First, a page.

Facebook wants to bring the digital currency Libra at the start and thus build up a competition with dollars, euros and Co. But what do economists say about that? The most pressing questions about the crypto currency.
A few days ago Facebook introduced a concept for the new global digital currency Libra. In the meantime, experts have taken a closer look at the concept so that important questions about Libra can now be answered – including potential dangers for the financial system and the data of millions of customers.
When will Libra start?
The official launch is scheduled for the first half of 2020. But even Facebook managers admit that by then many regulatory and legal issues need to be resolved. The old Facebook motto “Move fast and break things” (be quick and break rules and established) does not lead to the goal here.
How can Libra be used?
As with other cryptocurrencies, you need a digital purse (“wallet”). Facebook will release its own wallet “Calibra”. It will work as a standalone app, but will also be integrated with WhatsApp and Facebook Messenger. Users can buy Libra with traditional currencies such as dollars, euros or yen at authorized file sharing – and also switch back.
What advantage do users have if they use Libra?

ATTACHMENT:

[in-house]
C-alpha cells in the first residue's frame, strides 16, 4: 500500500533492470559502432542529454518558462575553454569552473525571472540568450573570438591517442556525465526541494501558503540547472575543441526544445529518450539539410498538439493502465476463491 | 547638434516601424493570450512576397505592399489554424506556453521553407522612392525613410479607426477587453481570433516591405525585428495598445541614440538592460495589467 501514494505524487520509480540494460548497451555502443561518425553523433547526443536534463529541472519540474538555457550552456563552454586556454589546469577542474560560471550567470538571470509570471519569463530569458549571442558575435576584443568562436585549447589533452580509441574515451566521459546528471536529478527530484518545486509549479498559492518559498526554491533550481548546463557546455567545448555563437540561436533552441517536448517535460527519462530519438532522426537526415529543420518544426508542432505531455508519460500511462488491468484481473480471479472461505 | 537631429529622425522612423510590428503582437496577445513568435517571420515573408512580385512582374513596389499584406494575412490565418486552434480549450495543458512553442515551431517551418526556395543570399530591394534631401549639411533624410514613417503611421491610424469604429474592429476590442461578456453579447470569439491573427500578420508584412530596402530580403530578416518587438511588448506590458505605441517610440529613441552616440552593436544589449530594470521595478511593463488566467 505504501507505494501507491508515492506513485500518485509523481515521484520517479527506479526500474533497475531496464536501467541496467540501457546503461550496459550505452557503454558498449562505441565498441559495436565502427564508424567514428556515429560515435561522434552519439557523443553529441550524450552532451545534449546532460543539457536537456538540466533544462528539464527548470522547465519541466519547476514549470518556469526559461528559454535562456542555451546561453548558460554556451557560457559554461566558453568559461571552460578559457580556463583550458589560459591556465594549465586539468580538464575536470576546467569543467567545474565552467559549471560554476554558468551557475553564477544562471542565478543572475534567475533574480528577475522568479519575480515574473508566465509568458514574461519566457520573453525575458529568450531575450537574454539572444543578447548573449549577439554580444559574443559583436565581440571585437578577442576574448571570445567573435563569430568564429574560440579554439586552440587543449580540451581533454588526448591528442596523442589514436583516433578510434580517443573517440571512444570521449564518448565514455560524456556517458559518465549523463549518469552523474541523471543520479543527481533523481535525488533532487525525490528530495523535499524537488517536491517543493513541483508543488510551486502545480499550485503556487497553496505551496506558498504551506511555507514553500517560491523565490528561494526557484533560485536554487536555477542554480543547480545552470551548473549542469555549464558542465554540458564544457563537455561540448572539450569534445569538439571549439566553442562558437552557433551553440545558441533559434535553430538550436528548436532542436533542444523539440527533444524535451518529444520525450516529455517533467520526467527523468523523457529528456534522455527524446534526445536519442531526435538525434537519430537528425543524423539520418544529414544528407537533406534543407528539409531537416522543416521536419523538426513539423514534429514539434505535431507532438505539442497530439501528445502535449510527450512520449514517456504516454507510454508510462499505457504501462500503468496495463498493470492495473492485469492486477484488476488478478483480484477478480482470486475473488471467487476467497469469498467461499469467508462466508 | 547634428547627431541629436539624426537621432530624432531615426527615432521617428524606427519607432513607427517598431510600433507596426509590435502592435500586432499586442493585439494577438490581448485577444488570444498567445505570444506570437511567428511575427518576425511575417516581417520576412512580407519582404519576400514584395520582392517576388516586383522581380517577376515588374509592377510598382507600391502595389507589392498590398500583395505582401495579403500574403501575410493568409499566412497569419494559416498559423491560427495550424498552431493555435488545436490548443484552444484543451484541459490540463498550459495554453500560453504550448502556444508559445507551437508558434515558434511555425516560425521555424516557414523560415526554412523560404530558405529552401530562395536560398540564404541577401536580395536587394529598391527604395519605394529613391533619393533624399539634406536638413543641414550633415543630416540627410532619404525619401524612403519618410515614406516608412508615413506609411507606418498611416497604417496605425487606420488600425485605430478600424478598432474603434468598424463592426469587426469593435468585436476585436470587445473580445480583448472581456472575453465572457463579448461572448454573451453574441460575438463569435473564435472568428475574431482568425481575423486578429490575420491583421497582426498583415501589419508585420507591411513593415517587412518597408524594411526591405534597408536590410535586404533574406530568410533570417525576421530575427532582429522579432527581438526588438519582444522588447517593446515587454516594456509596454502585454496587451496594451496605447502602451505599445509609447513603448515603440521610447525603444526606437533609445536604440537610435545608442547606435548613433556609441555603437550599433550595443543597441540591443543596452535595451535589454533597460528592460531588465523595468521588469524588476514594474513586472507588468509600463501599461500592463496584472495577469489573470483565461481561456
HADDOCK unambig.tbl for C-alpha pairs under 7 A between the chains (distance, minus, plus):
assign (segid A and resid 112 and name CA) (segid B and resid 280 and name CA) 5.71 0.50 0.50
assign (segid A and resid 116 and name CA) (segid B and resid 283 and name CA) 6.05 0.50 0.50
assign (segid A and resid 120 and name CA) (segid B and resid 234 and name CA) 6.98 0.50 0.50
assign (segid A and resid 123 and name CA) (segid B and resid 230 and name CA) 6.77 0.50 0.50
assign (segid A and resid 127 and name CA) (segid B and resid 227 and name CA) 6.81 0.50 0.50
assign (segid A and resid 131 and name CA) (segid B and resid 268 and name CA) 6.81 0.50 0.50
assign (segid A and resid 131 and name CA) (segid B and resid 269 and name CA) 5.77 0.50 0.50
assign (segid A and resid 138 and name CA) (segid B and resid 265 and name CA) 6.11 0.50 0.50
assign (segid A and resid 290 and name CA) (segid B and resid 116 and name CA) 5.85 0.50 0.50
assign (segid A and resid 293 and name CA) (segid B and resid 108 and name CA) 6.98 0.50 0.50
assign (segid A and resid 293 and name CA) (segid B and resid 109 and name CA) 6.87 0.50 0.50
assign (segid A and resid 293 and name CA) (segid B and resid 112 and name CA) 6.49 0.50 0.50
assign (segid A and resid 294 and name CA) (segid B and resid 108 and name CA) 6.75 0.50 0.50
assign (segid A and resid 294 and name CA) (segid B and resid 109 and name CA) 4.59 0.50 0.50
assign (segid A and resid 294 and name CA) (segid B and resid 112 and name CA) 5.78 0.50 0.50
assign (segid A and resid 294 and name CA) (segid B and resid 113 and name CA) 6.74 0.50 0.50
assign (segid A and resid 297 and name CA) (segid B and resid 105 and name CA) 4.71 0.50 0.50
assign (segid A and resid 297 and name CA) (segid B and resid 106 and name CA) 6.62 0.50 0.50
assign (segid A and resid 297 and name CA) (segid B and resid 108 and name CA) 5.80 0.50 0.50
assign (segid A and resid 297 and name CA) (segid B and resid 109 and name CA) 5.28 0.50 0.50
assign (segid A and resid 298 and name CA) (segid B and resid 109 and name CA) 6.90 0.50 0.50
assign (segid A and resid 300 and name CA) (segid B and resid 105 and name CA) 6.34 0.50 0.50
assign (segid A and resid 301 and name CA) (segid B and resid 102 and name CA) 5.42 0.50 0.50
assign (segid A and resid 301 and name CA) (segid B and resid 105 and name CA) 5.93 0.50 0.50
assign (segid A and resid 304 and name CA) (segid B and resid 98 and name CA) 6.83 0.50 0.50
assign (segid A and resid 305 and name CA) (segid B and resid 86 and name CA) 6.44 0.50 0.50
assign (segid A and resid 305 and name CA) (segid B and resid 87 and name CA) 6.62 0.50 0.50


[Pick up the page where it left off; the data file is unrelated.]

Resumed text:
In the first phase, Libra is aimed primarily at people who want to transfer money across national borders and so far have paid horrendous fees in the classical financial system. Another application scenario is the fast transfer of money among friends, for example, when splitting a restaurant bill.
Is Libra a “Facebook currency” at all?
Facebook has driven the concept forward and funded the first phase of development work. Responsible for Libra will be its own consortium, the Libra Association. The association owns 28 tech and financial companies, including Uber, Paypal, Visa, Masterdard, Vodafone and Spotify. But there are also non-profit companies like Kiva. The US organization organizes microcredit lending in developing countries.
Does Facebook get insight into financial transactions with Libra?
Facebook actually gets when money is transferred via Calibra, WhatsApp or the Messenger. However, the network promises to keep the financial information of its users separate and not to use for targeted advertising.